Work was fun, going up to Grand Rapids and trouble shooting a new issue, better than expected. I am always afraid when I go to the field that we will not find any issue, and those are the difficult conversations. "Well, this is how we designed it, this is how it is supposed to work." So when we plug in our computers and see something we have never seen before, it's a sign that yes, something is wrong.
Certainly, it would be best if none ever fail, but that is not the world we live in. I can only imagine in automotive a few months after production starts the warranty claims start coming in, and the shear volume must be overwhelming.
The point is, the space shuttle and everything in space really has redundancy built in. That is, if something fails there is a parallel system to do the job. However, making two systems where only one is needed doubles the cost, and on the shuttle they used seven computers for some functions. In my business we have very little redundancy. It's a cost thing, how many people have two hot water heaters or two dishwashers, just in case one fails?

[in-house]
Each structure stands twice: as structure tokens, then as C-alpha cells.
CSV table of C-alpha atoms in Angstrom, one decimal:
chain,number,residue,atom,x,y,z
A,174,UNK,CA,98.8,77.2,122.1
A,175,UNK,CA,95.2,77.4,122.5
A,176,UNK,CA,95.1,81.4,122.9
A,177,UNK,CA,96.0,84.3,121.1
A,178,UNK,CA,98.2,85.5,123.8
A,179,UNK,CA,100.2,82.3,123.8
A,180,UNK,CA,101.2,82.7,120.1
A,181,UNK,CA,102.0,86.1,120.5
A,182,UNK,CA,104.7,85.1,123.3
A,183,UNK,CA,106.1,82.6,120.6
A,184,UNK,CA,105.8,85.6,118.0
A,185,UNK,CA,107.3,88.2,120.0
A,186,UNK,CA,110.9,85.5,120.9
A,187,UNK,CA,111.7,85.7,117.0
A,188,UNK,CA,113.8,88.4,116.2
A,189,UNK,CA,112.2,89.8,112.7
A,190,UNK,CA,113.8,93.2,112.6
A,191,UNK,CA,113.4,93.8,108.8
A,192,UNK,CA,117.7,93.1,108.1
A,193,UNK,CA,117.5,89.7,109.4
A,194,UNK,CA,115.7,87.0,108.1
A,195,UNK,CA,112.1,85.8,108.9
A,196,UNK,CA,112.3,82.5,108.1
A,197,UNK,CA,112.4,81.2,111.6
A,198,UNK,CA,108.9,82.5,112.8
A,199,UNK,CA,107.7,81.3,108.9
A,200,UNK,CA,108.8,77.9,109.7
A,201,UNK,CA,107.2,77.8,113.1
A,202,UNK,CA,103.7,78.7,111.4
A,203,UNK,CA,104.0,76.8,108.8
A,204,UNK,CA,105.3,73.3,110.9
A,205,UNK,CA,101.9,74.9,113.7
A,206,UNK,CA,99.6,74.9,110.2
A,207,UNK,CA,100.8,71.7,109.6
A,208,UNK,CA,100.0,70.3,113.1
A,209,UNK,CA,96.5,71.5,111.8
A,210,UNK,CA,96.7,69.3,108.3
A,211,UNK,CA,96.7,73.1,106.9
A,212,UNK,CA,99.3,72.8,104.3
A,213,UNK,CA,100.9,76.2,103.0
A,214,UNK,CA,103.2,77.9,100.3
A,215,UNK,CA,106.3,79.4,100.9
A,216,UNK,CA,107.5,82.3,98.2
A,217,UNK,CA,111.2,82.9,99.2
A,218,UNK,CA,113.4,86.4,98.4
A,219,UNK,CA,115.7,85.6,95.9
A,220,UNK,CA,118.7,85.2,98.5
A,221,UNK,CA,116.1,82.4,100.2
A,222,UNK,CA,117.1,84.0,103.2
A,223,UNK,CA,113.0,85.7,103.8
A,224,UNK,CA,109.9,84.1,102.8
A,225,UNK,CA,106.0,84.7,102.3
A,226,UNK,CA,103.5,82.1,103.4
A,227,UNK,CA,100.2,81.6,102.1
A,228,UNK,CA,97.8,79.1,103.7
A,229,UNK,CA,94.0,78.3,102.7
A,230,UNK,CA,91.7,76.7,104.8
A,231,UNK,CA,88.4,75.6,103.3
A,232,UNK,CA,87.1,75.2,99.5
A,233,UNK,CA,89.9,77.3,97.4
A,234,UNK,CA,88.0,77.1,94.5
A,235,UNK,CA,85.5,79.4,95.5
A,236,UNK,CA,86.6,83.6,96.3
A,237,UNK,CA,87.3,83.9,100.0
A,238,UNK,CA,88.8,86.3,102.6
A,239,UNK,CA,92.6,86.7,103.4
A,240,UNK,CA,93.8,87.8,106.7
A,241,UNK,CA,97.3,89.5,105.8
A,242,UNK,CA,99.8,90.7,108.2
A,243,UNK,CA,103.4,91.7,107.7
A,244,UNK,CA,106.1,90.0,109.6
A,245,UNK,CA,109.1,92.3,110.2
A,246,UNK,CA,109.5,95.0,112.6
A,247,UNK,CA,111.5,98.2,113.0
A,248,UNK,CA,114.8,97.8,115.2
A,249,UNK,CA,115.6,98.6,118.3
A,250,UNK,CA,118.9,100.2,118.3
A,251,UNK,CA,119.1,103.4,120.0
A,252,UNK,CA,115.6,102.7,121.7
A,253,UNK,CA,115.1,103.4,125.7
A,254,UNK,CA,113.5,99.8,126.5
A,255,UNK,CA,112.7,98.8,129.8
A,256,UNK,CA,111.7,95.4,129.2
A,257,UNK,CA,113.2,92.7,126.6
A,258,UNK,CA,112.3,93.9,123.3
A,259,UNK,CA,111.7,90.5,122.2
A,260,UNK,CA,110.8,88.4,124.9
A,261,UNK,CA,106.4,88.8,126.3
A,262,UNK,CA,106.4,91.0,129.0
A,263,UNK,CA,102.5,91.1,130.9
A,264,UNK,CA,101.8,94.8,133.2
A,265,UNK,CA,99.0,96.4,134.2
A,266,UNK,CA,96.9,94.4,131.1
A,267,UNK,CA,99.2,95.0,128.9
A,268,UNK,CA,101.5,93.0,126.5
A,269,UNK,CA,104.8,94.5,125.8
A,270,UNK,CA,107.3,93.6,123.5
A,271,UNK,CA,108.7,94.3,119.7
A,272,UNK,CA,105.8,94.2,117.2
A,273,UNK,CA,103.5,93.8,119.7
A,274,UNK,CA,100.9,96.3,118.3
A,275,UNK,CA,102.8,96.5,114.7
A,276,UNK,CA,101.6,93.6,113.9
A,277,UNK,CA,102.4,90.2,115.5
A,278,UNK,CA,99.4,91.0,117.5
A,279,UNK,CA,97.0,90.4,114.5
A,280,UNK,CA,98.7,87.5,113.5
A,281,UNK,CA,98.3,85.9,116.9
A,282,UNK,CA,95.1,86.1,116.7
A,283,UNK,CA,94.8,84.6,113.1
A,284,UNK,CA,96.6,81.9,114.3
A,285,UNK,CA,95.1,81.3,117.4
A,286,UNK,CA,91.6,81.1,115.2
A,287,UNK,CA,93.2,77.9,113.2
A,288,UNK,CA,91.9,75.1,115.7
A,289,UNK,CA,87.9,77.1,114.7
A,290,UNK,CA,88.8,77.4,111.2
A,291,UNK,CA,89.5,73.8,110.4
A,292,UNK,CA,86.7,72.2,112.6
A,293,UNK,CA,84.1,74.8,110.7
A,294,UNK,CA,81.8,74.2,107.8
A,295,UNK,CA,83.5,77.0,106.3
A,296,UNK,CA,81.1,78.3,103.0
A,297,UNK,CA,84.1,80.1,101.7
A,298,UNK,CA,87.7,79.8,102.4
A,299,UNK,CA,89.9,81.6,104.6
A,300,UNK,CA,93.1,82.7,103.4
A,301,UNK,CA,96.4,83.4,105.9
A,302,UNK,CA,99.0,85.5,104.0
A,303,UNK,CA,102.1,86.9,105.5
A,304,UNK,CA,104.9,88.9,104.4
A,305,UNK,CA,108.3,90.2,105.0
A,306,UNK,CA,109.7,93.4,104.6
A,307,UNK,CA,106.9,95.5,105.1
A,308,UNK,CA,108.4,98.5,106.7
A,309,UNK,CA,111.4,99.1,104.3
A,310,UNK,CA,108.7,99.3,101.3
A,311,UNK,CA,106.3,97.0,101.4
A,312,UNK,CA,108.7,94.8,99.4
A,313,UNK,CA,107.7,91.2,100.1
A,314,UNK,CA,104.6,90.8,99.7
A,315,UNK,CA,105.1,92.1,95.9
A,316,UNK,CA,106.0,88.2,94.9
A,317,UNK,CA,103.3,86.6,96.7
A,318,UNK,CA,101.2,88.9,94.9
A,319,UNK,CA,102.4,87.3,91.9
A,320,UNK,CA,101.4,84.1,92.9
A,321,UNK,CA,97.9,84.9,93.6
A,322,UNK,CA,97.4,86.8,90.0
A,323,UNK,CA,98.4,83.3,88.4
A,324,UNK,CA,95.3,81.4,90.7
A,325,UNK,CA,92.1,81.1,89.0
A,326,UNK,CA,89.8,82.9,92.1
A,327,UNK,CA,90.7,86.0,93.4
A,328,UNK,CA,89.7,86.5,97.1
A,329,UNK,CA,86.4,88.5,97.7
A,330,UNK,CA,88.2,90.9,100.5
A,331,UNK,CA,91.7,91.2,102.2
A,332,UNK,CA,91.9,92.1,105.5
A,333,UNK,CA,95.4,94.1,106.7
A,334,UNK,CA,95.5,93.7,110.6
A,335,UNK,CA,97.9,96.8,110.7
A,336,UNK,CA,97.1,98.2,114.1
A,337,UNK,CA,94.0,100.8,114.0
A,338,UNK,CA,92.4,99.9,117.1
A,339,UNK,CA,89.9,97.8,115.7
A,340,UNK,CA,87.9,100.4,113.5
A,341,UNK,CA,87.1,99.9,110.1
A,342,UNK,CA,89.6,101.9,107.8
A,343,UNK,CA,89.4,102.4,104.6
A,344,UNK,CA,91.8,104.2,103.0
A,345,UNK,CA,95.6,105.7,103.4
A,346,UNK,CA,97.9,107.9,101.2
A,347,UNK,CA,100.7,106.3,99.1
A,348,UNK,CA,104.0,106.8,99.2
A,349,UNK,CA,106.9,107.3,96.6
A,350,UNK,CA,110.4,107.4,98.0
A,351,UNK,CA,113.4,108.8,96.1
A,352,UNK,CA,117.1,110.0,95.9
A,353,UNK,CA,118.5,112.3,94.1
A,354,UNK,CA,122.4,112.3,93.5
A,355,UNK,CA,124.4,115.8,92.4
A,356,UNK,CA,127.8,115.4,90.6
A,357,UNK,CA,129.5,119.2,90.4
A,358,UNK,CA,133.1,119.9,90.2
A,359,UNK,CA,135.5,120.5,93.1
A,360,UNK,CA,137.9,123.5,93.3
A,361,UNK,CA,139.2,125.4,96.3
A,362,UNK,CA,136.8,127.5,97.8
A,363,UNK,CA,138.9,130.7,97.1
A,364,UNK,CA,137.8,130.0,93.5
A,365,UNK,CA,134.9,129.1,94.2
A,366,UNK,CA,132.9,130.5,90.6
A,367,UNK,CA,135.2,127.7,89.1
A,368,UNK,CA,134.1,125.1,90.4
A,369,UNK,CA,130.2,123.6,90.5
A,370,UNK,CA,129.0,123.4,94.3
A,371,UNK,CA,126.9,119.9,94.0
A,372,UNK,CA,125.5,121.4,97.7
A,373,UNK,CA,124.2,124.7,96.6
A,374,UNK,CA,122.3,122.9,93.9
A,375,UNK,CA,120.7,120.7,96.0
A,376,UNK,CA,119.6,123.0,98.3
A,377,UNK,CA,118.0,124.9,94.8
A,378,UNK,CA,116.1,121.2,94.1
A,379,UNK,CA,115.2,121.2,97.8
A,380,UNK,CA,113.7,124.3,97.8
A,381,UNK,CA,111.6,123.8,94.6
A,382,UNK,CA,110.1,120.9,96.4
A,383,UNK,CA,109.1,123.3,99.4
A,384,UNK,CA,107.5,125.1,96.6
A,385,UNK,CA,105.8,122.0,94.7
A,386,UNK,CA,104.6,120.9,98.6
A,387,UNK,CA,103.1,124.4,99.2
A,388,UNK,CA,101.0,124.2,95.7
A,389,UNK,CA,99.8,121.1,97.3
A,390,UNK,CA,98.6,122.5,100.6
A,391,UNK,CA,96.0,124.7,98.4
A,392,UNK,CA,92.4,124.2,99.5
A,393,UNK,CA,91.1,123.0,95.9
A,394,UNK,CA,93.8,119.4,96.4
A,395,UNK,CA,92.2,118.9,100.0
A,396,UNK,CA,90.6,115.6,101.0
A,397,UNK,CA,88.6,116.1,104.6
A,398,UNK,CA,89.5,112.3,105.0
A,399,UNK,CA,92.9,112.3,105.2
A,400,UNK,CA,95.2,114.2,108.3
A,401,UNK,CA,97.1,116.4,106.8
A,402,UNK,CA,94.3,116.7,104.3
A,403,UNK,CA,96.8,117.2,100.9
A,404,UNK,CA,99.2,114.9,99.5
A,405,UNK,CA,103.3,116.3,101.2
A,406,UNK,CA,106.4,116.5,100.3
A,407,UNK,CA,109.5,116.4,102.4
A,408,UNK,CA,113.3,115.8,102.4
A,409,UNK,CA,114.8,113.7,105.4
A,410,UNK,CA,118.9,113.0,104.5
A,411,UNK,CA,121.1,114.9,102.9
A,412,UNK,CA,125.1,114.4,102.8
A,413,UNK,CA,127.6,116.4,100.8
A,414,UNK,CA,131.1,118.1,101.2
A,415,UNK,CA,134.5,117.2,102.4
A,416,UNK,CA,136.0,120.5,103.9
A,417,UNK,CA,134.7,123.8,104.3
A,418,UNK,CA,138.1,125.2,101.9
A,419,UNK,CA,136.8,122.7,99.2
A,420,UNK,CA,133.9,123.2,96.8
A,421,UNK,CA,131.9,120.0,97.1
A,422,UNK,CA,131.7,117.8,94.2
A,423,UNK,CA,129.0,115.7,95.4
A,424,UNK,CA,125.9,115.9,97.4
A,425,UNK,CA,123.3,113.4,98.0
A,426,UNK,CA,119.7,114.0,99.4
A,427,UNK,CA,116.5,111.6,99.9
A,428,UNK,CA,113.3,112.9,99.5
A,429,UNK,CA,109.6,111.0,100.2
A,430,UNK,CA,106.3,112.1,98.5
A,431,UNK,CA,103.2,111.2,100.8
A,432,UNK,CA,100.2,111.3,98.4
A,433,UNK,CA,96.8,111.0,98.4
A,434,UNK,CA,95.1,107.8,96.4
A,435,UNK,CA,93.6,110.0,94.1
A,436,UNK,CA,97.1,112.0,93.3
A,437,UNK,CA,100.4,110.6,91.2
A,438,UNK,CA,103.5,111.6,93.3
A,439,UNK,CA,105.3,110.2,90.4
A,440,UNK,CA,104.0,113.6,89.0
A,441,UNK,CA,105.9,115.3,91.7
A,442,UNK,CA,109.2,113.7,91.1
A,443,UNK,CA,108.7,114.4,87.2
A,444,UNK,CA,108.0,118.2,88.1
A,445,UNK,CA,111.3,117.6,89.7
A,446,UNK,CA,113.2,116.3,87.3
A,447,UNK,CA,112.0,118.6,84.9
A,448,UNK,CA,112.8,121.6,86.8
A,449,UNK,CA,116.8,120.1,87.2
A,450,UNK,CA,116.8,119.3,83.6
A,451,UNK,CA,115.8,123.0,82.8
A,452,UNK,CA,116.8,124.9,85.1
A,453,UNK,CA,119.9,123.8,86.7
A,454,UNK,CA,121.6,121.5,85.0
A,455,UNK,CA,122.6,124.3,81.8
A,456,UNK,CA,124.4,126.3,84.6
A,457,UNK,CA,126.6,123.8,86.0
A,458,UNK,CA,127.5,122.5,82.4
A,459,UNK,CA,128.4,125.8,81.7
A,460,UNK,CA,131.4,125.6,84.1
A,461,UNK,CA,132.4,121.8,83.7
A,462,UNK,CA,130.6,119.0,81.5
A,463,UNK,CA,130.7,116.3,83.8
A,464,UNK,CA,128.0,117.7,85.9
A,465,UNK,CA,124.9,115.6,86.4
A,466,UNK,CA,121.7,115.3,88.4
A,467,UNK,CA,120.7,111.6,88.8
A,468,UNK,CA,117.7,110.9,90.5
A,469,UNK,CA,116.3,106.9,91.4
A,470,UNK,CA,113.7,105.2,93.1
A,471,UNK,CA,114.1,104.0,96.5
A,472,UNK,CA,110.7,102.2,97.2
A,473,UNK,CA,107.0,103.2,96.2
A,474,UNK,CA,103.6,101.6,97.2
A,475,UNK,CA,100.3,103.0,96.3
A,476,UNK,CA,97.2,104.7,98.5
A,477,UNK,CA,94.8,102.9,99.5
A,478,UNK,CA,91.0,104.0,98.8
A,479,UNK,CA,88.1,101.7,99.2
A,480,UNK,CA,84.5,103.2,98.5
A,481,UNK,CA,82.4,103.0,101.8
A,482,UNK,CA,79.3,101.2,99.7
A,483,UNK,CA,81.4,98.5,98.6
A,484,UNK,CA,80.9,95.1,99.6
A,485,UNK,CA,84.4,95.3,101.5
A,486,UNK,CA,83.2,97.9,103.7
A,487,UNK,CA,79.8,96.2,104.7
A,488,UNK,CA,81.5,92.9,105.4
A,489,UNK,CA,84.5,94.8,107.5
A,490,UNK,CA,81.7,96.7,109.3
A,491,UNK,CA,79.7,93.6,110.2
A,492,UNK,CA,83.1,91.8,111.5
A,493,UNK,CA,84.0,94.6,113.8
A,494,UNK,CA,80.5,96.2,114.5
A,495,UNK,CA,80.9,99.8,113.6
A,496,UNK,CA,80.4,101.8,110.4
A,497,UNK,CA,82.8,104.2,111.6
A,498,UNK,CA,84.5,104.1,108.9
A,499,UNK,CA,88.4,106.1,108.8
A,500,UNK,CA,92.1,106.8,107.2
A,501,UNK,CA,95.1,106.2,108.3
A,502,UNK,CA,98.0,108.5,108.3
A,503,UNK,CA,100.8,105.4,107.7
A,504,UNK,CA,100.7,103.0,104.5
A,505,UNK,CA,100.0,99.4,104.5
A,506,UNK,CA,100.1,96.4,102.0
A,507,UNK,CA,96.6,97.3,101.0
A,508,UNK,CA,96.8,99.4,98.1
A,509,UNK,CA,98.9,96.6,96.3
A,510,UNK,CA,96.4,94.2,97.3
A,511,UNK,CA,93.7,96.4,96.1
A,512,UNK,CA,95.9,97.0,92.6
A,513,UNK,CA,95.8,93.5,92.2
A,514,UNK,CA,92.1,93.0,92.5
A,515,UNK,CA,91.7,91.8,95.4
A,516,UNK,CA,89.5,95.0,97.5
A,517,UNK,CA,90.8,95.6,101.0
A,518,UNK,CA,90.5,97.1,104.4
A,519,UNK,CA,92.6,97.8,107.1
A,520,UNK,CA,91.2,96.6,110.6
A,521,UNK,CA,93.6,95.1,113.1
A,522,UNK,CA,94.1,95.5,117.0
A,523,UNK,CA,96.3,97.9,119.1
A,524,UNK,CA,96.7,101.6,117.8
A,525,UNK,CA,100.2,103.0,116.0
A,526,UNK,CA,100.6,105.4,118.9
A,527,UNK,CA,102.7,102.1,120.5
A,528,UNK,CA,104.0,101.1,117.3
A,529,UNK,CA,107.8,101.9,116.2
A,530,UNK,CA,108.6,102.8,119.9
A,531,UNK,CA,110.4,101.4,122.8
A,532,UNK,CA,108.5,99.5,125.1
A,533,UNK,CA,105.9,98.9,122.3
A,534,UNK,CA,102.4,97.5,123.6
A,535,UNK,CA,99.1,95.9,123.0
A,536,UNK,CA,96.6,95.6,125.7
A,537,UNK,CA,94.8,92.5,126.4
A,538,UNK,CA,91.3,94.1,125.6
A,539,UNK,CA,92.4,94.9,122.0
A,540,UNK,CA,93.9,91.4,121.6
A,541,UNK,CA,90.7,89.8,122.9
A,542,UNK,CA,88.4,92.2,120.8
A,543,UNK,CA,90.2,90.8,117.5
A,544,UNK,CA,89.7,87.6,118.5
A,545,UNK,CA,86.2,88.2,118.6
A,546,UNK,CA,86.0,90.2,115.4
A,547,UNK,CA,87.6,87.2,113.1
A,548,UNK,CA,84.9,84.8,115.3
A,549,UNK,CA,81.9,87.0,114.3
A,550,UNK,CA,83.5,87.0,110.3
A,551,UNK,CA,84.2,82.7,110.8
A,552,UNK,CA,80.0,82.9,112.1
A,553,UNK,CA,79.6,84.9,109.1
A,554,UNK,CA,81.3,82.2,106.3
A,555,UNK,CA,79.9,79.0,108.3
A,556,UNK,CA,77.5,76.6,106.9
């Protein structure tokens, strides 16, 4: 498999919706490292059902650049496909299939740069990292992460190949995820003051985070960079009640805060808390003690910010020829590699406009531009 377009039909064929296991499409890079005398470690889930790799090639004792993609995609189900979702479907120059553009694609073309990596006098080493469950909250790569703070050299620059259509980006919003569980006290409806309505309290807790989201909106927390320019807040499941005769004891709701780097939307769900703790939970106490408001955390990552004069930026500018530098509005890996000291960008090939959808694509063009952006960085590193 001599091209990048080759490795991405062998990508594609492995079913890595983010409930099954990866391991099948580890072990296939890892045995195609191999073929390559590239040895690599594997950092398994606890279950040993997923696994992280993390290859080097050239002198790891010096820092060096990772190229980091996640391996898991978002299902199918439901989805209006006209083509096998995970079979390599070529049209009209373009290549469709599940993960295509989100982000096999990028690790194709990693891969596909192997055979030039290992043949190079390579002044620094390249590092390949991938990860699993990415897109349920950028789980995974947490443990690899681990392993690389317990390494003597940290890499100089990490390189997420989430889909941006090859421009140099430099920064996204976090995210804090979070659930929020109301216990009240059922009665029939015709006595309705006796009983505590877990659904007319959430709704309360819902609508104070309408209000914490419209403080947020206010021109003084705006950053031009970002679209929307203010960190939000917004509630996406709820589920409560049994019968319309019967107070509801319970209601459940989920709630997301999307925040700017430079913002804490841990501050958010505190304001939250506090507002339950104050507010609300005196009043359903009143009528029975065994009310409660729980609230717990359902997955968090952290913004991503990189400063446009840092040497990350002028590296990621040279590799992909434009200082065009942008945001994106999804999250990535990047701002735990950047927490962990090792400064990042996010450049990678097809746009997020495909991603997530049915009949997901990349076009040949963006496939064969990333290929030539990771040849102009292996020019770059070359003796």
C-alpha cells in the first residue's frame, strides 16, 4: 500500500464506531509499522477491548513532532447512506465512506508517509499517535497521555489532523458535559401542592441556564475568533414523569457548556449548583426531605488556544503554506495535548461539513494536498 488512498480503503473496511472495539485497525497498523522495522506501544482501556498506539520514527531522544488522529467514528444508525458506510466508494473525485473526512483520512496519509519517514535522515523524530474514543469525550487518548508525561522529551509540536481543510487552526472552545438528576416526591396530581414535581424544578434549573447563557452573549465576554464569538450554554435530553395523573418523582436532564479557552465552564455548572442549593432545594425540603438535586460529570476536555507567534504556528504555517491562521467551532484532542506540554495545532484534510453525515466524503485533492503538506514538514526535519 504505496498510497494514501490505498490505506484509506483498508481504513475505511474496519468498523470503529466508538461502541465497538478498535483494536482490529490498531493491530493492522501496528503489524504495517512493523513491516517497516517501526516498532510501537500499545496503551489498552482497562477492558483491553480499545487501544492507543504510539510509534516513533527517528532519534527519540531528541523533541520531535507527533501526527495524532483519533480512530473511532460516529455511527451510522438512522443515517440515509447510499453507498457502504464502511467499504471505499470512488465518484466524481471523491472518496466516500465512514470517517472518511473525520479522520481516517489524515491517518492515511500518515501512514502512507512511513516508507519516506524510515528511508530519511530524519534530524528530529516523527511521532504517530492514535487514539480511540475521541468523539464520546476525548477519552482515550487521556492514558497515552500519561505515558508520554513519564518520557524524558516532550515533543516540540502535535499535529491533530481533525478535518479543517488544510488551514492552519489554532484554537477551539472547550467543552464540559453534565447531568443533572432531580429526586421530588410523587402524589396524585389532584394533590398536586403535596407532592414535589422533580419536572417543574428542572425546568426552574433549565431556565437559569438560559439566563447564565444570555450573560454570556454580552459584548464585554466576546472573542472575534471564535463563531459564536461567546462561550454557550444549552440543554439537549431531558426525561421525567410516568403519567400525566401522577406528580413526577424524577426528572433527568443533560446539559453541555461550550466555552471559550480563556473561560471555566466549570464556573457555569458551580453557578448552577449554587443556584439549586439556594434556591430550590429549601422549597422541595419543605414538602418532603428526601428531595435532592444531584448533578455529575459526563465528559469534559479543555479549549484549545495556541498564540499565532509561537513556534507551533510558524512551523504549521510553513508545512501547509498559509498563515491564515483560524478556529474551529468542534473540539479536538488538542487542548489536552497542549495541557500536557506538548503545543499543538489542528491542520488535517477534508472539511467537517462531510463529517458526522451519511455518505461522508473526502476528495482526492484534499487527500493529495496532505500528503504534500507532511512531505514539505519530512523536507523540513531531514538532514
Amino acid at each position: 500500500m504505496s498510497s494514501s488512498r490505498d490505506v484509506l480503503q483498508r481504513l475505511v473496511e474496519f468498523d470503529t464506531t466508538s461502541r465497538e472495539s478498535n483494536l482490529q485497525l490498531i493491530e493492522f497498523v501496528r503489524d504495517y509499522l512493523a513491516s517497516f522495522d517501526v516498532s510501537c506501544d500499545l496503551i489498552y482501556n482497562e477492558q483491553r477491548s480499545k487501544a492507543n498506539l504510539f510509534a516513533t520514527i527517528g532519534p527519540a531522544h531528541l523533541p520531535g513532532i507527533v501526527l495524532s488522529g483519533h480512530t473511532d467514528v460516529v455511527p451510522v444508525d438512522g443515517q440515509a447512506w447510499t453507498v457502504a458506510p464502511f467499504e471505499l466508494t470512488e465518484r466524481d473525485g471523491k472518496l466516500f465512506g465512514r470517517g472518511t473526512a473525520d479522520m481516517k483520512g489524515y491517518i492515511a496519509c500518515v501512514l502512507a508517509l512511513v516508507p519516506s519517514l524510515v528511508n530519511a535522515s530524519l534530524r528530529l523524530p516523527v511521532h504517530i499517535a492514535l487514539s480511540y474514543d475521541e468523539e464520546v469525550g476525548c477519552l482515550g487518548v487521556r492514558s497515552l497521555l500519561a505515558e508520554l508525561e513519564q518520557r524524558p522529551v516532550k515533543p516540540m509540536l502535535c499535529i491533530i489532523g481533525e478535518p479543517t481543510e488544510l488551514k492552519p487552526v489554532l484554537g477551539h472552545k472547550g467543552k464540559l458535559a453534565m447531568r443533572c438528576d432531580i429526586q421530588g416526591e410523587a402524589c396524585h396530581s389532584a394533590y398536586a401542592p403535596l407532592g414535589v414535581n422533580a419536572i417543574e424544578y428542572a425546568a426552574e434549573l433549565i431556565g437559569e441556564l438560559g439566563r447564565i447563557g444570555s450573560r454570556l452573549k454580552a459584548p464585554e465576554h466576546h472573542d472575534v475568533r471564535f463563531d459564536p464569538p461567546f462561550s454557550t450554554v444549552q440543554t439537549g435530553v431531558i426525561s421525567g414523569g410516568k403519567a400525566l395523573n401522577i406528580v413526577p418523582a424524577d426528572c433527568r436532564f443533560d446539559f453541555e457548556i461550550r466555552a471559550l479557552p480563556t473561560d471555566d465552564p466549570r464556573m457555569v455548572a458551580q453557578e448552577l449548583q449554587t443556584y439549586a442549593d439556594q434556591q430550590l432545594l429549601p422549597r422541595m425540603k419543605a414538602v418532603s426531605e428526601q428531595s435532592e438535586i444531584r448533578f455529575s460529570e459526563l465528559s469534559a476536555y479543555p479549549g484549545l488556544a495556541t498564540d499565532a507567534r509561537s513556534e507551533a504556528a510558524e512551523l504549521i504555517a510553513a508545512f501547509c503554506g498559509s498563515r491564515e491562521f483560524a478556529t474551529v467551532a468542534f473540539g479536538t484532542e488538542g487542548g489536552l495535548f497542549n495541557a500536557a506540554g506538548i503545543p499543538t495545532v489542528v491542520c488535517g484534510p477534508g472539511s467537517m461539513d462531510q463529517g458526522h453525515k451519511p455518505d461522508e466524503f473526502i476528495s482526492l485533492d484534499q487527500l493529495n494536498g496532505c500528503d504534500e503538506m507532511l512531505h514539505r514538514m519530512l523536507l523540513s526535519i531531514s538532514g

I ran 69.8 miles, which might as well be 70, but I like to imagine I don't exaggerate my accomplishments. That included a long run and two workouts, one being a 2x12 minute hill climb. You run uphill for 12 minutes hard, it's not easy, or pretty.
Everest preparations continue. Saturday I had lunch with my parents in Madison and then spent $200 on food for my expedition, because it is important to not go hungry on a two month expedition.